Op-Ed: Secrecy Regarding Planning Commission Candidates by Dan Watson

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Important power is vested in the County Planning Commission that directly–and permanently—shapes our community. Virtually all land use issues, large and small, go before that Commission; it is the arbiter of what complies with our Comprehensive Plan and what does not. The future character of Talbot County is entrusted into the hands of 5 individuals.

We are a representative and not a direct democracy, and so the individual members of the County Council are the ones who appoint members of the Planning Commission (each for a 5 year term). Council Members select from a pool of candidates who have volunteered to serve by submitting a short Request For Appointment form (“RFA”) to which is attached ad hoc whatever information a candidate believes would be relevant to his or her selection. The form clearly states that the RFA information is expected to be public: “Your information…will be made available to the media if requested.”

By coincidence, one of the very first tasks of this new Council is to select a new Planning Commissioner. Thirteen citizens submitted RFAs by the November 30th deadline. At the outset the County was reluctant even to release the names of applicants; in response to an inquiry the County attorney emailed on Dec 4th that ”an issue has arisen…our office is researching.” On Dec 7th the names were released but with the surprising statement that “it is unusual for the County to receive a request for this information. The County reserves the right to develop new policies governing the release of prospective board members names going forward.” In literature, this is a foreshadowing.

The County then denied a request for permission to come in and simply look at the submitted RFA forms! The County’s reply cited a provision of the Maryland Code (“a public records custodian is required to deny inspection of a personnel record…”), also citing a 1998 court case (in which, incidentally, the sought records were required to be released).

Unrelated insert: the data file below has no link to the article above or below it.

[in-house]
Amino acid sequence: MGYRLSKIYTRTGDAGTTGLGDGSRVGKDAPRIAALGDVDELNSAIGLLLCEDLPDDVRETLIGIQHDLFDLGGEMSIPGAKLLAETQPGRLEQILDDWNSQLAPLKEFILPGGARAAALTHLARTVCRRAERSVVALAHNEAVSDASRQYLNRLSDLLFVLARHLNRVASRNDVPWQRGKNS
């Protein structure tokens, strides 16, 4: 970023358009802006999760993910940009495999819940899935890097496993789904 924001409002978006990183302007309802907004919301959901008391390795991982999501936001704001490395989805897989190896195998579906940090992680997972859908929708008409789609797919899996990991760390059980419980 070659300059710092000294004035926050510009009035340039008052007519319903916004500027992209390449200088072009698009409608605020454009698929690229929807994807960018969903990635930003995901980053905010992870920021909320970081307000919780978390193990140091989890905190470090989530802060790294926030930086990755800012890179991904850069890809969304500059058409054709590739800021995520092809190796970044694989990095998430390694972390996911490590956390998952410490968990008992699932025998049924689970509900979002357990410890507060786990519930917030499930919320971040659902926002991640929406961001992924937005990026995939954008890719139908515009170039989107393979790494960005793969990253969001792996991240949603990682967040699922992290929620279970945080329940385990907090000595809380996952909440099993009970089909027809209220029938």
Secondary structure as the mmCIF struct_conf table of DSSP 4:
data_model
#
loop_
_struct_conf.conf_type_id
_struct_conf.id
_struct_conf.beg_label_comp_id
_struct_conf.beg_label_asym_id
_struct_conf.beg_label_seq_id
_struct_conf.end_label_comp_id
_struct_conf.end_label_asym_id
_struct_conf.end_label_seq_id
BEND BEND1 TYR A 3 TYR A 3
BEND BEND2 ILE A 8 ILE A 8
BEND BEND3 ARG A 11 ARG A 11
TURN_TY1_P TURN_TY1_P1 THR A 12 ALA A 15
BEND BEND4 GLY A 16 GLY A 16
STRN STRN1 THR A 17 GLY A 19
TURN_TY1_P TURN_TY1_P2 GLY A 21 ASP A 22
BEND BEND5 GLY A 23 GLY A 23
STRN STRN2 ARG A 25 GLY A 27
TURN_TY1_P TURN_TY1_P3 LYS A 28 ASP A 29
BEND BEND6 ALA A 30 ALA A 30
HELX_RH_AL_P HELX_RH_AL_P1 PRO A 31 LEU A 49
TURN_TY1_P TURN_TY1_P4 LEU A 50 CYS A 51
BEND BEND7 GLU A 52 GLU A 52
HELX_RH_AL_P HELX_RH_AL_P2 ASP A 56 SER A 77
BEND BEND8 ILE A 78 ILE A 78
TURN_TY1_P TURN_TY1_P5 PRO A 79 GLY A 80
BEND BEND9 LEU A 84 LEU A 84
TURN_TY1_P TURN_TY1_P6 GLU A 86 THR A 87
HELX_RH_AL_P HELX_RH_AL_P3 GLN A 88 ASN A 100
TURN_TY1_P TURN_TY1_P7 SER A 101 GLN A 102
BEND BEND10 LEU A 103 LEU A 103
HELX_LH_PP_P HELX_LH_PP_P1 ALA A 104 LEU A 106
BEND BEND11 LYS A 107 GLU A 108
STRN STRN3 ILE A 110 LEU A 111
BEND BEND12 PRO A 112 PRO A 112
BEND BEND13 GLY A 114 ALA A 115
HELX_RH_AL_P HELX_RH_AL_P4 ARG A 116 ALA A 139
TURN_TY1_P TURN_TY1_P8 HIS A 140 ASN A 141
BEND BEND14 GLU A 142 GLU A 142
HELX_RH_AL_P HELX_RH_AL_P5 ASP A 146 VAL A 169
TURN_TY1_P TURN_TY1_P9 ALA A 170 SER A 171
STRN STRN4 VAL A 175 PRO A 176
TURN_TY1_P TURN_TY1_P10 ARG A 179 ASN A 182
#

The Bipartisan Coalition of Talbot County has formally requested that the County reconsider its decision to keep the information secret, and a response is expected next week (likely after the Planning Commission appointment is made). There is no justification for the RFA information to have been withheld, other than to keep the public in the dark. And yet there is a very important reason for that information to be made public.

While it is indeed a legal question, the County really had to reach for a rationale to withhold the information. We believe they are wrong for these reasons:

The RFA form expressly states that the information, voluntarily submitted, will very likely be made public—“released to the media if requested.” There has never been any expectation of privacy.
The Request For Appointment form is not even an “application,” yet the County’s legal argument focuses on that word in a technical manner.
A Commissioner, as an unpaid volunteer, is also not an “employee,” and the technical reference to a “personnel file” really does not apply.
The court case cited (and other cases in which it is cited in turn) are replete with clear statements about the primacy of the public’s right to information over crabbed and narrow efforts to keep information hidden away. For example

“`the provisions of the Public Information Act reflect the legislative intent that citizens of the State of Maryland be accorded wide-ranging access to public information concerning the operation of their government'” We have on several occasions explained that the provisions of the statute “must be liberally construed . . . in order to effectuate the Public Information Act’s broad remedial purpose.”